Swedish Finish vs Water Based Finish

If you’ve decided to add hardwood floors to your home, or if you’re simply just refinishing your existing floor, you have a handful of decisions to make. In many ways, your flooring is an indispensable element of décor and the type or color you choose really depends on personal preference. But it`s the final finish – the protective coating – that determines how long the “look” will last. It also determines how long the floor will endure, and what kind of maintenance will be required.

Swedish finish is an alcohol-based varnish developed in the early 1950s in Scandinavia. In the United States, the finish has its biggest following here in the Pacific Northwest. And with our customers, Swedish finish is used 4 to 1 over any other finish.

It’s our opinion, that for good quality work and when the home owner is concerned about final appearance, the Swedish finish is the best choice. It has a fuller and richer amber appearance. Swedish is definitely the most durable and long-lasting option for finishing hardwood floors. And when it comes to cleaning, a light mopping is all that’s required to maintain the warmth and shine. In fact, it’s the most practical finish to use on hardwoods in kitchens.

The downside of Swedish finish, however, is that it contains volatile solvents which are extremely flammable and have a very unpleasant odor. We require that homeowners vacate their homes when Swedish finish is applied and it can take up to 3 weeks before rugs can be put back in place. Some manufacturers say it takes up to 3 or 4 months for Swedish finish to cure completely.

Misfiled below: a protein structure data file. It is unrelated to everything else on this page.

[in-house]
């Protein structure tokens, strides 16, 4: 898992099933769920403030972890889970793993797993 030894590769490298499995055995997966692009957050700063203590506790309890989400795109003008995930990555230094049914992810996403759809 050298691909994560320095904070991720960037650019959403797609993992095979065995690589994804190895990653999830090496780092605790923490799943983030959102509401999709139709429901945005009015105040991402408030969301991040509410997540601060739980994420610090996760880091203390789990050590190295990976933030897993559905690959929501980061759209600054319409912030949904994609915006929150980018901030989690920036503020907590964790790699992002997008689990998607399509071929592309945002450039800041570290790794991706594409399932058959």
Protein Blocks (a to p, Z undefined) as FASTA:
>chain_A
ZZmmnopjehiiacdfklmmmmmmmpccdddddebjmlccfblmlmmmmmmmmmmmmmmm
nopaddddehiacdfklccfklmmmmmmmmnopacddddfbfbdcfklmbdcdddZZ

Often, customers ask us about finishing options other than the traditional Swedish finish. There are a growing number of waterborne (water based) finishes available on the market including some like Glitsa Max, Bona Traffic, or Basic Coatings Streetshoe. These have been widely used for over a decade.

Water-based finishes, when applied correctly, definitely offer results to match those of Swedish. The biggest benefit is the absence of the strong, irritating odor which makes it possible for a homeowner to stay in their home instead of sleeping somewhere else for the night.

The main drawback of a water based finish is that it can and often will raise the grain of wood, thereby causing the flooring to be a little rougher. To solve that problem, we’ve found that at least three coats of water based finish is necessary for filling the grain and protecting the hardwood. It also does have a slightly shorter life and a paler more natural wood color.

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Thank you very much for good work, Eric and your crew!

— Kevin, Bellevue

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